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Stats: How Online Video Watching Is Changing

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Two reports out today suggest big shifts in how people are interacting with online video content:

eMarketer says that while online video watching overall continues to increase, streaming and downloading of full-length content — like movies and shows — is increasing at a much faster rate. In fact, the research firm says the percentage of people who watched full-length movies online doubled over the last year.

— Meanwhile, a report in the WSJ suggests people are watching more web content during “prime time.” The WSJ cites a number of video sites, including Revision3,, and, which all say people are either now watching more online videos at night than during the day — or that evening viewing is increasing at a faster clip than daytime watching.

What does it all mean? Both trends indicate that people may be substituting TV watching for online video watching, which has obvious implications for the long-term health of the TV industry (NewTeeVee notes that the old consensus was that online video watching would be complimentary).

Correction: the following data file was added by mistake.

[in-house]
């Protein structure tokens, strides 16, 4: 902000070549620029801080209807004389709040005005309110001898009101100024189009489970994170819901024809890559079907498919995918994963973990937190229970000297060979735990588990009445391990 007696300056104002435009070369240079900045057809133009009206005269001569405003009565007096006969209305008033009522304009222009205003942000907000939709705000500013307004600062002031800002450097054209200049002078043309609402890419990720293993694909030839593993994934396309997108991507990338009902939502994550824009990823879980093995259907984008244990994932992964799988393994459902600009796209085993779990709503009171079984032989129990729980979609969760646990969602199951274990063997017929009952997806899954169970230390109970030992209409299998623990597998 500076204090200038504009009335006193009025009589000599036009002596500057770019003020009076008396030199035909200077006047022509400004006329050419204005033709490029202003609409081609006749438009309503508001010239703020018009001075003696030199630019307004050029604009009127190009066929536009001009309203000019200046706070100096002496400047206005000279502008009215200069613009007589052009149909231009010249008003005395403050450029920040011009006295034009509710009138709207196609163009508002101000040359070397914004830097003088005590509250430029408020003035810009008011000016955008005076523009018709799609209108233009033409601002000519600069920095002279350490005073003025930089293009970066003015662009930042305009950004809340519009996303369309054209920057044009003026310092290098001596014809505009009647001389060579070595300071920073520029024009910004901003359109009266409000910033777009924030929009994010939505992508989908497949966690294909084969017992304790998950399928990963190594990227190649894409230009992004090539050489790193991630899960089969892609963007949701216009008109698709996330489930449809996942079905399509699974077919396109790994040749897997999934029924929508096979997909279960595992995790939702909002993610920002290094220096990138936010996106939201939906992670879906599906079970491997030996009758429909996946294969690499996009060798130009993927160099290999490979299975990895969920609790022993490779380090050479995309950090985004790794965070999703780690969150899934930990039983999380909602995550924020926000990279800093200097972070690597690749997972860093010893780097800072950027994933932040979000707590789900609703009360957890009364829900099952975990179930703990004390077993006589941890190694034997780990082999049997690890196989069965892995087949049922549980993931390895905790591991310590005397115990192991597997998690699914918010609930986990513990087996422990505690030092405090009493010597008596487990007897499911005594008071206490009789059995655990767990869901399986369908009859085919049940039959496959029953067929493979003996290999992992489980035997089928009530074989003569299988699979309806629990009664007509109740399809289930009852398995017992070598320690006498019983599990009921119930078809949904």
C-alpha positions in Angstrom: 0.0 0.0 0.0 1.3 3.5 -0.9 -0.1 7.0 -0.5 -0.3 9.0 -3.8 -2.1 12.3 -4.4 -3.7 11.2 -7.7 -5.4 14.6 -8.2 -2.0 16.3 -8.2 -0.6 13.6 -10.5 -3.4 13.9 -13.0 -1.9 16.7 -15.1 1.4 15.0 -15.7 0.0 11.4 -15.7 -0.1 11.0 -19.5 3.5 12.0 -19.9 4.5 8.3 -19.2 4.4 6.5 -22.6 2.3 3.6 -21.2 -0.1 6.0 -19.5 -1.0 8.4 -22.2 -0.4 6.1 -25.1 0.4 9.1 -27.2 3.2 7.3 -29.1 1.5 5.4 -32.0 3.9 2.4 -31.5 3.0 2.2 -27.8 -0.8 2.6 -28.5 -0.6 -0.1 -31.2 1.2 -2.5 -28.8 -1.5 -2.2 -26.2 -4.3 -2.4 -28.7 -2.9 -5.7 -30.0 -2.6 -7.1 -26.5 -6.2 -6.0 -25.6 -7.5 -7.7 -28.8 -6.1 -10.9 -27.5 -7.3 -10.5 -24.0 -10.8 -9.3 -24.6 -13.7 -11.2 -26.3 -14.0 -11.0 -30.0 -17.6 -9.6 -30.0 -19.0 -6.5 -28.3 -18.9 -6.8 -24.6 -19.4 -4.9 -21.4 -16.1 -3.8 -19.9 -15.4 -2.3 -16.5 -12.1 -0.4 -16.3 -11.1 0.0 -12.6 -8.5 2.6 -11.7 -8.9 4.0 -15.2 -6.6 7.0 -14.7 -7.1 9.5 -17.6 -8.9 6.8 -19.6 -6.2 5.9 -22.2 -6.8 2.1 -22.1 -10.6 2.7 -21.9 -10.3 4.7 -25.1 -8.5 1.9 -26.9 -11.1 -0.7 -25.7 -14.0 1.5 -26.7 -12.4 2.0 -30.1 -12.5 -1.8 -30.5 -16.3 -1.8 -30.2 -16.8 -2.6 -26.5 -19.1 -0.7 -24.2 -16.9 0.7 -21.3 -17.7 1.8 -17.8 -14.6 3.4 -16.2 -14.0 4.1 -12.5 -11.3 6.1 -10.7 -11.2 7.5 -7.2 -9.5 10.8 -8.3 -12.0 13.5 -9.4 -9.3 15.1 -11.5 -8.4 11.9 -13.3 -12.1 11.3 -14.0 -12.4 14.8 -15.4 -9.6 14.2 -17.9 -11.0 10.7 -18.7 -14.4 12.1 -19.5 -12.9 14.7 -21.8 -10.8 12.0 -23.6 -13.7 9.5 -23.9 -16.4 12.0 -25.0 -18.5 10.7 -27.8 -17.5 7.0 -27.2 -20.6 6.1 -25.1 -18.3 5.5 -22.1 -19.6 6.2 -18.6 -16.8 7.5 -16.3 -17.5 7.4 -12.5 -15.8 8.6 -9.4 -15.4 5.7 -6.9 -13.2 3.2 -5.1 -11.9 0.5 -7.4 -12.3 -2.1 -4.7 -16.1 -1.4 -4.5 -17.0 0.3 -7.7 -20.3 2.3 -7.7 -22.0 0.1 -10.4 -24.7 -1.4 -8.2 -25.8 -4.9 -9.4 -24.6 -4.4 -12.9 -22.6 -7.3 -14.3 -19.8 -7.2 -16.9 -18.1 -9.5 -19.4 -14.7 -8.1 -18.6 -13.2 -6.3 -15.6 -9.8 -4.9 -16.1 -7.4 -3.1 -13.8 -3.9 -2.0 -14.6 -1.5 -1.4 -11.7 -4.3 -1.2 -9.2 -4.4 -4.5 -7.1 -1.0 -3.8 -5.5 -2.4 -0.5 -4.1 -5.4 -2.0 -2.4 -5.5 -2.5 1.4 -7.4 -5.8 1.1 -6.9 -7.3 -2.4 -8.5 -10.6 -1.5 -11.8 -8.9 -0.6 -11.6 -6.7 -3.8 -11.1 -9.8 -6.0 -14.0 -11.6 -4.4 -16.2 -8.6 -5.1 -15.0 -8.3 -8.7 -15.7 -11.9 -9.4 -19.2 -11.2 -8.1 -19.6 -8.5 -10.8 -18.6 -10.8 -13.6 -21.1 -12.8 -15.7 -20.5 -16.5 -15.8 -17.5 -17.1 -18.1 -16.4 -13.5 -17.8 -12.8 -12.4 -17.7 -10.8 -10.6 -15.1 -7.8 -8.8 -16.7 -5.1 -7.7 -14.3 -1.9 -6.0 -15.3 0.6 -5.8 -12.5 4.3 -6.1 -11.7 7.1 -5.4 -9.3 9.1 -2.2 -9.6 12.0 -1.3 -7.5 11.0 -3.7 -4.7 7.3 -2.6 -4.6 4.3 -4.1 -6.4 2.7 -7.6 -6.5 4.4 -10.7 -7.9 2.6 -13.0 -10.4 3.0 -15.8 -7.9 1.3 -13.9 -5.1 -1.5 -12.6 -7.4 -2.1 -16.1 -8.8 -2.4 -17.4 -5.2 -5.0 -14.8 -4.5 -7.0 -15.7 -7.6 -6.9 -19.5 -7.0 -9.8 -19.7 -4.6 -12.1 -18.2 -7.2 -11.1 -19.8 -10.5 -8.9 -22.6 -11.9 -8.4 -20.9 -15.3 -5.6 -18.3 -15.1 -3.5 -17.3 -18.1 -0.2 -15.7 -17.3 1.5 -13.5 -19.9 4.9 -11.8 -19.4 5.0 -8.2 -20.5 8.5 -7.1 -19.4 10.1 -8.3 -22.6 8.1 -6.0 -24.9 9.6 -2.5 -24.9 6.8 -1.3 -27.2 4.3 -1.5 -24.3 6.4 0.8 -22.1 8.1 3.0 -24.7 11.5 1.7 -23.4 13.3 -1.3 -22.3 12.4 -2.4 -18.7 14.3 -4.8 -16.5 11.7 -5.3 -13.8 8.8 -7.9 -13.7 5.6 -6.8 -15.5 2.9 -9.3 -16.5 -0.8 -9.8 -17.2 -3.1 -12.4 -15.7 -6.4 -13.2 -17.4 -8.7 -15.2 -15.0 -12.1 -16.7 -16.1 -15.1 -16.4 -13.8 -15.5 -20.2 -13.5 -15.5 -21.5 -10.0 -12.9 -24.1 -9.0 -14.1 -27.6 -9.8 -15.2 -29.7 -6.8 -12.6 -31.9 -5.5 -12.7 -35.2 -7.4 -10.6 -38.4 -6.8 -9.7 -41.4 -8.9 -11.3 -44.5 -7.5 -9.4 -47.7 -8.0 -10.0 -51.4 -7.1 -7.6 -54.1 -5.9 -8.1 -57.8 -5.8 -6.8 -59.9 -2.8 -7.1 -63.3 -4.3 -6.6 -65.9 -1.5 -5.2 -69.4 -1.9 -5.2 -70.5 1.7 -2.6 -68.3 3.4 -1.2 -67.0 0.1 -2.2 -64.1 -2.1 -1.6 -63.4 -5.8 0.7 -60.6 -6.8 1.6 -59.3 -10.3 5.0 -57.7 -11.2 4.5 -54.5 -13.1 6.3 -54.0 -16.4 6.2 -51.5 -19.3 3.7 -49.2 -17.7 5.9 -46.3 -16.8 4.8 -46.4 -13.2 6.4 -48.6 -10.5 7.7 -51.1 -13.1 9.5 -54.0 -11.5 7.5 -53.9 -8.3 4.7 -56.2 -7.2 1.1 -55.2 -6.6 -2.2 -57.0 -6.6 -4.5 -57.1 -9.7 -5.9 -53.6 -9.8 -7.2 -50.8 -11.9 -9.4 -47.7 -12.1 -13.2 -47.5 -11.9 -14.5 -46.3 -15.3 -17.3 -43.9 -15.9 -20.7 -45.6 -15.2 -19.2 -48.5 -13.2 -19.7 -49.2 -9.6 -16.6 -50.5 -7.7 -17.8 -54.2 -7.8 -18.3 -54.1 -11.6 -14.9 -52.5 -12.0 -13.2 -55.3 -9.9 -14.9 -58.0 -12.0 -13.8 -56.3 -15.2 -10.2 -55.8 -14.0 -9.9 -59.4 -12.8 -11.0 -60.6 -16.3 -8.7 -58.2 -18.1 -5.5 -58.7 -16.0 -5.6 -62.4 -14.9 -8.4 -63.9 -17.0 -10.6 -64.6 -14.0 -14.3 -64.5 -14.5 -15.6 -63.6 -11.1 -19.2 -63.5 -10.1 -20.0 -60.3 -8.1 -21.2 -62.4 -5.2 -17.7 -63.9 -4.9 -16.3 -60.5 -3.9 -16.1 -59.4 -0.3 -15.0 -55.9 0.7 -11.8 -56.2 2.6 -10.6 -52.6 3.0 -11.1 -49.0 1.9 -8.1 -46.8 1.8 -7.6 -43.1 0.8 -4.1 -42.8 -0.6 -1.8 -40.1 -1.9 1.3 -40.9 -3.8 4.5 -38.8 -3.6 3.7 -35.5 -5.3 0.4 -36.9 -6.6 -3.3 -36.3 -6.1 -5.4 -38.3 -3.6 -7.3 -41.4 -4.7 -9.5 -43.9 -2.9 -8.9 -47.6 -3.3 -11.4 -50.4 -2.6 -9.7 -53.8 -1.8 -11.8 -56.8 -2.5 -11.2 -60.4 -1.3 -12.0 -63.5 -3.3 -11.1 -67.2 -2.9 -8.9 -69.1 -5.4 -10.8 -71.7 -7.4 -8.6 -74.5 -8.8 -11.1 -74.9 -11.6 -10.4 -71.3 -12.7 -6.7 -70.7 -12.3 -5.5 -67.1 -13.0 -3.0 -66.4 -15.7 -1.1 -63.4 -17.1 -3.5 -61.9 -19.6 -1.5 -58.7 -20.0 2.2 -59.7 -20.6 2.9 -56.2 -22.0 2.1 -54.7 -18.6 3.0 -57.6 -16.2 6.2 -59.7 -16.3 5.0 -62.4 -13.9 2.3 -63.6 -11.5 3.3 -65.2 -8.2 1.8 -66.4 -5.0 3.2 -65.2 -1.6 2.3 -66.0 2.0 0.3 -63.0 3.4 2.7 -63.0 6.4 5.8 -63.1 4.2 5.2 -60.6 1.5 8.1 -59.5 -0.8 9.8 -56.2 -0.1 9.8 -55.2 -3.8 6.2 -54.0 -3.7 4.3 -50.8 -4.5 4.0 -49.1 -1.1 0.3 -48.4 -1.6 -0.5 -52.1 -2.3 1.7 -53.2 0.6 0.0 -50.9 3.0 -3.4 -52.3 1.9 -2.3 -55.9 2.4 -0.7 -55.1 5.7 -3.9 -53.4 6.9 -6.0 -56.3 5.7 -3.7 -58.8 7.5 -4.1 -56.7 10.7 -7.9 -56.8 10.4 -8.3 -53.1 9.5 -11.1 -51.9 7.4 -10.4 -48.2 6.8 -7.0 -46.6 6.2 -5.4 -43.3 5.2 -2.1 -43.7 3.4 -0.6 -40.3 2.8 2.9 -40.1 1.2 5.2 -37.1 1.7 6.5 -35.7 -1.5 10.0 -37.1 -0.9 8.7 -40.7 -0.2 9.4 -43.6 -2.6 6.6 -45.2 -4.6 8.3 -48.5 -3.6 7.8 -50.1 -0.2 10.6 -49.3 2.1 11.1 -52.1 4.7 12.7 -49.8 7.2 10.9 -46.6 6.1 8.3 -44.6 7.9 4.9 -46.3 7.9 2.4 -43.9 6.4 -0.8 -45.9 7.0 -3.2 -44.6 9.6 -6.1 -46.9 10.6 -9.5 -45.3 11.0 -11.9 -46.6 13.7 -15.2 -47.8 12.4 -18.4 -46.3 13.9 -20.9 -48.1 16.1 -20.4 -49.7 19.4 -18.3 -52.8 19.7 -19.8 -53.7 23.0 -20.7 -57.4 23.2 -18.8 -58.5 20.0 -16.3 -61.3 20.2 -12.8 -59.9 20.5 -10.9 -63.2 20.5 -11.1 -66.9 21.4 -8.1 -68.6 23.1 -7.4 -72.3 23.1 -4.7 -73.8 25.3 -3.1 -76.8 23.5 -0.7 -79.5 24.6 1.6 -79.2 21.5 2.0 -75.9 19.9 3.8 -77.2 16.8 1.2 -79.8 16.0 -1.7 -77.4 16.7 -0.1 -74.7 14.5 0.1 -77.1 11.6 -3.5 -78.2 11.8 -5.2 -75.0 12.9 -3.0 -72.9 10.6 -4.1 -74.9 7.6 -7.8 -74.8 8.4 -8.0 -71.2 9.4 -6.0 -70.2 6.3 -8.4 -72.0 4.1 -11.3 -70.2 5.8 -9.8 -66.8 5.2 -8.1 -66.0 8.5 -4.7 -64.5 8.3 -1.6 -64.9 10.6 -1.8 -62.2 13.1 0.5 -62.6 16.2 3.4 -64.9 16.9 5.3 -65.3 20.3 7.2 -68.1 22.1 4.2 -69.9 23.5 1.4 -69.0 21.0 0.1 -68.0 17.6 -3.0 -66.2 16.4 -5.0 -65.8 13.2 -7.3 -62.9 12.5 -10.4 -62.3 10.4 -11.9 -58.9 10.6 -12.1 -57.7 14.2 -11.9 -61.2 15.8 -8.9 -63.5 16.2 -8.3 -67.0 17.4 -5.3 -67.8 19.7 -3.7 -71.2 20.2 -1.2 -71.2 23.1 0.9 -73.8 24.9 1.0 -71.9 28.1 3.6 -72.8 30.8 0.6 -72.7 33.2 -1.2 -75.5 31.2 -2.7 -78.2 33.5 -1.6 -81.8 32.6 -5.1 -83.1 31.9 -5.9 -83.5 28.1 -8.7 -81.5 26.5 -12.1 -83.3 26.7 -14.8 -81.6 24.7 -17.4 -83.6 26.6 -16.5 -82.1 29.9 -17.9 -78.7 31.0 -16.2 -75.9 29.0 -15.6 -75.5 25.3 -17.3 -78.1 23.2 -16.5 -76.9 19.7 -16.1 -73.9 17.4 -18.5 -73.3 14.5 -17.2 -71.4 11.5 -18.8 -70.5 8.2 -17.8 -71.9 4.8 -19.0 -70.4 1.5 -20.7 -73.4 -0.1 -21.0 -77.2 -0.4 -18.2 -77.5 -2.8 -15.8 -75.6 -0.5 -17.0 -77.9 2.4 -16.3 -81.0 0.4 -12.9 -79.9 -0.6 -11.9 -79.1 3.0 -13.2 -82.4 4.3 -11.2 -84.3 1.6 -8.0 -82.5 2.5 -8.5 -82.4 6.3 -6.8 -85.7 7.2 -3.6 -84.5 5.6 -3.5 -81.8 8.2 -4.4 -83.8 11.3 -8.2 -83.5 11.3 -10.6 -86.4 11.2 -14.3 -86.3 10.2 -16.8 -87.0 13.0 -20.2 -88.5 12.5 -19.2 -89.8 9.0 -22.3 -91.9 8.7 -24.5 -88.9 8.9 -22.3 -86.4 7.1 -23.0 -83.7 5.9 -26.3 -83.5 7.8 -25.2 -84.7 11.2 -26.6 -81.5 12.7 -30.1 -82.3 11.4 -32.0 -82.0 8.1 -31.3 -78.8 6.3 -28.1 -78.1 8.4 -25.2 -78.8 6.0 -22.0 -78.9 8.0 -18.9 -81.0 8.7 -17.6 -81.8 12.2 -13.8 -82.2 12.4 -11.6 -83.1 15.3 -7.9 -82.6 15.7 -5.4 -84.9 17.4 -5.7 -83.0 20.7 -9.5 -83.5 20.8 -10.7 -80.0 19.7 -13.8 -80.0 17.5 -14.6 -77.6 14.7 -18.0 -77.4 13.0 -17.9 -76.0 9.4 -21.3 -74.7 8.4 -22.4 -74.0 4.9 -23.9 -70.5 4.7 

In the shorter-term, the changes seem to bode well for platforms like Google (NSDQ: GOOG) TV, which promises to make it easy to watch web content on the big screen in the living room.

One Response to “Stats: How Online Video Watching Is Changing”

  1. doctorstrangelove

    Thus far, there are four scholarly books available on the subject of YouTube:

    The YouTube Reader, (2009) Edited by Snickars and Vonderau.
    YouTube: Online Video and Participatory Culture, (2009) by Burgess and Green.
    Video Cultures: Media Technology and Everyday Creativity, (2009) Edited by Buckingham and Willettt.

    and this one:

    Watching YouTube: Extraordinary Videos by Ordinary People (University of Toronto Press, 2010).

    Table of Contents

    1. Home Movies in a Global Village
    2. The Home and Family on YouTube
    3. Video Diaries: The Real You in YouTube
    4. Women of the ‘Tube
    5. The YouTube Community
    6. The YouTube Wars: Elections, Religion, and Armed Conflict
    7. The Post-television Audience

    Watching YouTube has been reviewed by the Globe and Mail (“Your Fifteen Minutes Have Arrived” Jenefer Curtis).
    Another review can also be found at The Mark (“YouTube in Review”).

    — Dr. Strangelove